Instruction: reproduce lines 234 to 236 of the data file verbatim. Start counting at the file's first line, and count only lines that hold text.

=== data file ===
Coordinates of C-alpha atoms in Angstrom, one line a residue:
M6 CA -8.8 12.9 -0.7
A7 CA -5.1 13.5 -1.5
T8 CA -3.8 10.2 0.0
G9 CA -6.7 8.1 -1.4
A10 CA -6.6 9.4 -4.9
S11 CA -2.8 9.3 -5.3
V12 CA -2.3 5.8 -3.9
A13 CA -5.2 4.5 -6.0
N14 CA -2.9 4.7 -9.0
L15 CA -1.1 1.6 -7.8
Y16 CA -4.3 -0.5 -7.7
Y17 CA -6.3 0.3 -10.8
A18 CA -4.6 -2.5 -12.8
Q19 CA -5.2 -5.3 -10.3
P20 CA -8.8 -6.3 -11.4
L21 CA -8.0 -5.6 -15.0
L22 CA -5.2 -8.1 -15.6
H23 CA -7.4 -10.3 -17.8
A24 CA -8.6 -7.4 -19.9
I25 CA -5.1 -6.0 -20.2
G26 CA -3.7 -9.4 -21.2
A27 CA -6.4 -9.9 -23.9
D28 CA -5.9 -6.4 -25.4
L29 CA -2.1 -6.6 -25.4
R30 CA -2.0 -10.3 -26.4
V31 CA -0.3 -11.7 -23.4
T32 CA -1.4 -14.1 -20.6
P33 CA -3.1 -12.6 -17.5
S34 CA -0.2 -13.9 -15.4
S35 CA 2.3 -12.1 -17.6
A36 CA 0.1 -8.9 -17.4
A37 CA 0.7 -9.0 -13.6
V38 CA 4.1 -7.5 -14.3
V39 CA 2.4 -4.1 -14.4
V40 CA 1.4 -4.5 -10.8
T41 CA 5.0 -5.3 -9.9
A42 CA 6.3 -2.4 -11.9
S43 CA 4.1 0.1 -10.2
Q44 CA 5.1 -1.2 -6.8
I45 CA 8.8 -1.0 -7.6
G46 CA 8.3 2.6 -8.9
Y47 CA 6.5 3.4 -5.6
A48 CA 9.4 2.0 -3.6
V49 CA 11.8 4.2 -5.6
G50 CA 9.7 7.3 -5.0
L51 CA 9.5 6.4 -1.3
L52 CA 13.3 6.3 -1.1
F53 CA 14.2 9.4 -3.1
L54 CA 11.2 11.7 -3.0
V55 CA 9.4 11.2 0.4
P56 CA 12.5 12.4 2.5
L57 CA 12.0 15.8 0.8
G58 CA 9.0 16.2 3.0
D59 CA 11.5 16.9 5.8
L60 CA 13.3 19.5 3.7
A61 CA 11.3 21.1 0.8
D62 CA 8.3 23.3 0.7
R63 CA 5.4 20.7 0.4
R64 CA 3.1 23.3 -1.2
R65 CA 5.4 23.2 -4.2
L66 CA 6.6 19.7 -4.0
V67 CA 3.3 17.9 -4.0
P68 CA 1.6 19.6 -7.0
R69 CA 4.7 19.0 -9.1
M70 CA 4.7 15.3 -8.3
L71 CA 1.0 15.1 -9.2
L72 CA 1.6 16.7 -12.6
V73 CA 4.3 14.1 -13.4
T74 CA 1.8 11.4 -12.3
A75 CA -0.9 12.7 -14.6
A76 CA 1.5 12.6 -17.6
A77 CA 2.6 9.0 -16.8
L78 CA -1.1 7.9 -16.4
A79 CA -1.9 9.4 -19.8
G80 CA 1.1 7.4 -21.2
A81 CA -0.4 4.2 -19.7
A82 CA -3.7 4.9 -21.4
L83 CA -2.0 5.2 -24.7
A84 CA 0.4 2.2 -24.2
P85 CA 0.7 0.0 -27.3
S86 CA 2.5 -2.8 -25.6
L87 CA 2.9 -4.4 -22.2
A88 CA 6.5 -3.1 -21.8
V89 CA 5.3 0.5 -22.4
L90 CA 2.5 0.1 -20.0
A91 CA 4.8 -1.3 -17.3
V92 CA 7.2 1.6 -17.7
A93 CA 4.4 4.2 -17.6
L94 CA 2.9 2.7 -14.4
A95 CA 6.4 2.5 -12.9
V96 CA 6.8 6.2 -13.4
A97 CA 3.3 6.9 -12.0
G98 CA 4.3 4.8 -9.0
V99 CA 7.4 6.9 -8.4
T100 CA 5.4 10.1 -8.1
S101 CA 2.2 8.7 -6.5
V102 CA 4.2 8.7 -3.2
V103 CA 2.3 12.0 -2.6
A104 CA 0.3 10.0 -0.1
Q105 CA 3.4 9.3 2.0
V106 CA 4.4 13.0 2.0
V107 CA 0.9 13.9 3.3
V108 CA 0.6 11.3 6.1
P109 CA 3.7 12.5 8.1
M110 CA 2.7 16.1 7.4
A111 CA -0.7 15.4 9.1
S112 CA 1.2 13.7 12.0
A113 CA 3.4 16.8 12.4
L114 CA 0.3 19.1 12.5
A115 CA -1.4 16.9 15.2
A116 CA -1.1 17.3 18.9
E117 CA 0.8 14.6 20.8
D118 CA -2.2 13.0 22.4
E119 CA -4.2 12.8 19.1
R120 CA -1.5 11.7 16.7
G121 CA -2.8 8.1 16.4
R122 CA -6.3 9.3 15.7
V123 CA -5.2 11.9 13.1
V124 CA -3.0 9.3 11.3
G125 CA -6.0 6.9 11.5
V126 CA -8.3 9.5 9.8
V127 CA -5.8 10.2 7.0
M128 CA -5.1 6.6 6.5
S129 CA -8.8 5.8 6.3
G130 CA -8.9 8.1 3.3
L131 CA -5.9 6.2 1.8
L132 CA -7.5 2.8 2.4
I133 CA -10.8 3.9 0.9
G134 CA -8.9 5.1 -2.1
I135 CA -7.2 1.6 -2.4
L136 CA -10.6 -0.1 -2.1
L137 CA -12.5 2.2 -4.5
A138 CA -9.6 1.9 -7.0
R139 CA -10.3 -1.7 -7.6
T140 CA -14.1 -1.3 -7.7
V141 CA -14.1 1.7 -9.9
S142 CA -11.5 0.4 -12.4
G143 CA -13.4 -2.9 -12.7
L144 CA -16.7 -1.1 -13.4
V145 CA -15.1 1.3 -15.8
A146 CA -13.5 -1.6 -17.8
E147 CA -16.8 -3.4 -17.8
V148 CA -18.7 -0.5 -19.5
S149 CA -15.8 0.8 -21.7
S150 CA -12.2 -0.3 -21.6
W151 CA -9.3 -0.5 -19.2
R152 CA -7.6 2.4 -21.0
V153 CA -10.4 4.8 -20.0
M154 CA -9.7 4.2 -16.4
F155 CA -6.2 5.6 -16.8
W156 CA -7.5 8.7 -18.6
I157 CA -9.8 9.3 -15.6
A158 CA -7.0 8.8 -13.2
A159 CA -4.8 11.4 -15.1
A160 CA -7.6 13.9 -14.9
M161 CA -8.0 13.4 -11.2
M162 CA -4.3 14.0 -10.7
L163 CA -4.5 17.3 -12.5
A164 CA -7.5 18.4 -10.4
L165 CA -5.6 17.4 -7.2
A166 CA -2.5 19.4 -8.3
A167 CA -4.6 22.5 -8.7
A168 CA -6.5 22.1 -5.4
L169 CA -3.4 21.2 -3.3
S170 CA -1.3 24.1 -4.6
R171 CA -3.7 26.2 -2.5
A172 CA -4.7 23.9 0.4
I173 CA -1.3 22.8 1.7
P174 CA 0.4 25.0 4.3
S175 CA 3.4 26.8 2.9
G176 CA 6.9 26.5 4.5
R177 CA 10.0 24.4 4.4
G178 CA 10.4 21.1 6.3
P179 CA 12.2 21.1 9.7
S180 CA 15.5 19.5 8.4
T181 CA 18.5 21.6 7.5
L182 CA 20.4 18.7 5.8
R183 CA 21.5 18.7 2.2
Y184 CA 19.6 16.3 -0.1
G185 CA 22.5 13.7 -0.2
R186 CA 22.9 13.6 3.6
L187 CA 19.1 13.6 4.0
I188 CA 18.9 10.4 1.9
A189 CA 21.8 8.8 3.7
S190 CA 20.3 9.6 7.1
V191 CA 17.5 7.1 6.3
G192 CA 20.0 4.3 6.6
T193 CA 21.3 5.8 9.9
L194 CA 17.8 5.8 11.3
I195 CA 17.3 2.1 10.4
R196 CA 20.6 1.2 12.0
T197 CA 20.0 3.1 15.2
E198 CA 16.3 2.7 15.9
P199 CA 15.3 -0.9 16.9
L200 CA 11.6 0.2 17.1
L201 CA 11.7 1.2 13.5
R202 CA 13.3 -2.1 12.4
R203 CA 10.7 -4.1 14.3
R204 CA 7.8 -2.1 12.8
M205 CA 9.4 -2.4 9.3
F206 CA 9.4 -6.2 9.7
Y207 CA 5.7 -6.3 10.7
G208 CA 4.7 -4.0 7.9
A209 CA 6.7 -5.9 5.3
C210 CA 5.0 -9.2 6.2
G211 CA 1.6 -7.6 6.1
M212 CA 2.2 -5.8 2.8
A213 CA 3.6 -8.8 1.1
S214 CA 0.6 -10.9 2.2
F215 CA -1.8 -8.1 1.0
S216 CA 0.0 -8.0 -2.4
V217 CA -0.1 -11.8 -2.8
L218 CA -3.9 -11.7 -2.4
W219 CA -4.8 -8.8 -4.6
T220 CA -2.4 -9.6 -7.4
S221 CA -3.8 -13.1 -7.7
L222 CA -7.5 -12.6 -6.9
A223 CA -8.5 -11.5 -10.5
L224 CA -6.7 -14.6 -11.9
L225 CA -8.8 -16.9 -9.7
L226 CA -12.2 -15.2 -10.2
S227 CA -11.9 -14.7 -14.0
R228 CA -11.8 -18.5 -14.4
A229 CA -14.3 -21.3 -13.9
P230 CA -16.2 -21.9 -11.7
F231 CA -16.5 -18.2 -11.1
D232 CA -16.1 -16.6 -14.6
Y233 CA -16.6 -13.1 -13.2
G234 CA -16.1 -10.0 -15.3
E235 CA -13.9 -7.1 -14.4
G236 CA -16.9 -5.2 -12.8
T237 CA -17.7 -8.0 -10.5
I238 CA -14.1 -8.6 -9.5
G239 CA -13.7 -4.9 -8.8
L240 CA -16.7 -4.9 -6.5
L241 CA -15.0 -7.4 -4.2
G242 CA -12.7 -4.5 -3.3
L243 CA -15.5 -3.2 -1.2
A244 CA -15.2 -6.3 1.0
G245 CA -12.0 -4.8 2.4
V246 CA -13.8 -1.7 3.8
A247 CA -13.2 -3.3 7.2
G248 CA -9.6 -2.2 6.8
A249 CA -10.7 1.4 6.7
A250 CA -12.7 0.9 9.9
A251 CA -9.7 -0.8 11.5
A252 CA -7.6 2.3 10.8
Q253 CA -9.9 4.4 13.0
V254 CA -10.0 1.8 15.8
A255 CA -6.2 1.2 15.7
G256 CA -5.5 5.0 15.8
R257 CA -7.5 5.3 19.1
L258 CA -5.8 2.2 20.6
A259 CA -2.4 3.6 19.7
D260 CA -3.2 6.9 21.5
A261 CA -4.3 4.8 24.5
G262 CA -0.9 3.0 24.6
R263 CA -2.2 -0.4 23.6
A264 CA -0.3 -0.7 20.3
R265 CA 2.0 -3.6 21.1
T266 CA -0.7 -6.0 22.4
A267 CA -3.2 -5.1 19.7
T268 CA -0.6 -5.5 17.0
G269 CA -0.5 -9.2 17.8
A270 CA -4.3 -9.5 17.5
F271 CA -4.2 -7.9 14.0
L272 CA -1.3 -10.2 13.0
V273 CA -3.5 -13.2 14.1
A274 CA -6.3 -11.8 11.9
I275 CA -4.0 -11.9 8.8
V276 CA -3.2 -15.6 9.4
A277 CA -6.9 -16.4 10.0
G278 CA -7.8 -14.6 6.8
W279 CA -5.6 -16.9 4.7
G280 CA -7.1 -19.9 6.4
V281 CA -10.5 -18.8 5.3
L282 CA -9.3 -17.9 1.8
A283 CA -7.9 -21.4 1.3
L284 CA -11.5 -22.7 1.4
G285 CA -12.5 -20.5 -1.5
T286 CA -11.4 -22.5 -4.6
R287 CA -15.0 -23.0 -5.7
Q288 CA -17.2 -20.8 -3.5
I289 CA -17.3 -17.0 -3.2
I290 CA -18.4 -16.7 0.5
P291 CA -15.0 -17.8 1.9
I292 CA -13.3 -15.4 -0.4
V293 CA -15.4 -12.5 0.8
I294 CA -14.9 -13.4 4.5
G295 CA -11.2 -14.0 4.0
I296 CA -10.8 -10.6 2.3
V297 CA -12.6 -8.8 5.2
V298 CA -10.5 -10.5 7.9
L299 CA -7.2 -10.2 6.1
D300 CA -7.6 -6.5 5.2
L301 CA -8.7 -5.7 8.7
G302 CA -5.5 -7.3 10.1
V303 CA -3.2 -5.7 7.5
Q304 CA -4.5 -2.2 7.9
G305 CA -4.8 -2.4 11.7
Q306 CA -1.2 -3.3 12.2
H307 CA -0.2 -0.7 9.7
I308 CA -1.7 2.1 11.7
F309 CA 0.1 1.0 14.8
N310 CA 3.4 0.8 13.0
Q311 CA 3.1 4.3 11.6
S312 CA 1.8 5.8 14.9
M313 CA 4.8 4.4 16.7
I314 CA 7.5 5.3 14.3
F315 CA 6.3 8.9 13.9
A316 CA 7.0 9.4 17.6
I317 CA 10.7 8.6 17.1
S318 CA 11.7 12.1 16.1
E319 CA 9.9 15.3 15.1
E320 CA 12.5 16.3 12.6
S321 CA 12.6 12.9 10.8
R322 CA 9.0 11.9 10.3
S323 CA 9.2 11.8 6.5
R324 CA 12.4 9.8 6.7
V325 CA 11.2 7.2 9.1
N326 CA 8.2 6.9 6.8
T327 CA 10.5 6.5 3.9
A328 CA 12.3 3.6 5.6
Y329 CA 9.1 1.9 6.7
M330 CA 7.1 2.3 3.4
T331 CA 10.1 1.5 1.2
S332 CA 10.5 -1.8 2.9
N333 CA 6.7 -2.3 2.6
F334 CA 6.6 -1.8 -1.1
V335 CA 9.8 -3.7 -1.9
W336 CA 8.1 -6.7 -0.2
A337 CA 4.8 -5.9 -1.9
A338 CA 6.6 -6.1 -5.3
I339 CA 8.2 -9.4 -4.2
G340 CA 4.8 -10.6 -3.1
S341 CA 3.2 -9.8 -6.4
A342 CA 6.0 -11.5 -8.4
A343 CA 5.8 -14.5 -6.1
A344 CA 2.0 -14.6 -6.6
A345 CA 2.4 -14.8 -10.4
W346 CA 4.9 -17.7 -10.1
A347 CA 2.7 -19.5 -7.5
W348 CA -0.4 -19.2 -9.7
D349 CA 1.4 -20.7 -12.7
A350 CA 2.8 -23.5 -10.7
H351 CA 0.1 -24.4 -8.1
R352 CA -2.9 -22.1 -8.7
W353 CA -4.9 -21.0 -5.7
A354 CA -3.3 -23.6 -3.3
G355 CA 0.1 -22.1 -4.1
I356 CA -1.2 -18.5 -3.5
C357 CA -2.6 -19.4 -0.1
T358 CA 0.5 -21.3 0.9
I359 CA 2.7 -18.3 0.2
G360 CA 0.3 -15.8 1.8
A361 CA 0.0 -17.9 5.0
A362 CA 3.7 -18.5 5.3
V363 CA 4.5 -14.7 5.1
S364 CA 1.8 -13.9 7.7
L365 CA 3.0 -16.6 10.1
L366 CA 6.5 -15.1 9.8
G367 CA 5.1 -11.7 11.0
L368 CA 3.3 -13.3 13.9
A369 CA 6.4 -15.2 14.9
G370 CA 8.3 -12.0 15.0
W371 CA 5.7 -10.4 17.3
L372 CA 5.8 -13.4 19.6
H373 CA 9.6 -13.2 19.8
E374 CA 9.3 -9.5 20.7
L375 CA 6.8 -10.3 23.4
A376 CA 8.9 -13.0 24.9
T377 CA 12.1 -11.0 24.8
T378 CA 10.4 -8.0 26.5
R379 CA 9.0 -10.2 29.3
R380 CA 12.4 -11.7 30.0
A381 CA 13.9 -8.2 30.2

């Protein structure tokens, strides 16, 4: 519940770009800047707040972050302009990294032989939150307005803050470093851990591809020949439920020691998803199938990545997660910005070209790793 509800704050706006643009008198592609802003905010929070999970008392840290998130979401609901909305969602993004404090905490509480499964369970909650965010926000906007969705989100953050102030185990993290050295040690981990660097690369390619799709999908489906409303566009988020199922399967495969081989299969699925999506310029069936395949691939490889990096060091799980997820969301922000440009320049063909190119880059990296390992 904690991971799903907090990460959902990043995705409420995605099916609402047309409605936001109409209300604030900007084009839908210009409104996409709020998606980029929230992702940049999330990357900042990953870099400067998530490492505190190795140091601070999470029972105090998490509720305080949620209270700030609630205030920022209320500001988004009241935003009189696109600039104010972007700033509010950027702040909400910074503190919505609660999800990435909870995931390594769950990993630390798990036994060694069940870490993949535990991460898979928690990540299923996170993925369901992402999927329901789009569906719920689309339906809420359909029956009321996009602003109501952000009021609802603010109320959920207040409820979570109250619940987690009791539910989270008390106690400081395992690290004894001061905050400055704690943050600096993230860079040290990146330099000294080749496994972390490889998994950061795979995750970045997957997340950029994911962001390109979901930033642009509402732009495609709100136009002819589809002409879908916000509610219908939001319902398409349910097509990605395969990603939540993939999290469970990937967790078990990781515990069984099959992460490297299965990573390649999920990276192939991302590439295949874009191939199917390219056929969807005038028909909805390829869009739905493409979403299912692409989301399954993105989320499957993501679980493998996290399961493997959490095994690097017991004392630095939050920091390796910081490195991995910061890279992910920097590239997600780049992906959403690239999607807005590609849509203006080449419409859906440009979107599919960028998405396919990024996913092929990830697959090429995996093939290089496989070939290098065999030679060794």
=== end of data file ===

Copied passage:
I238 CA -14.1 -8.6 -9.5
G239 CA -13.7 -4.9 -8.8
L240 CA -16.7 -4.9 -6.5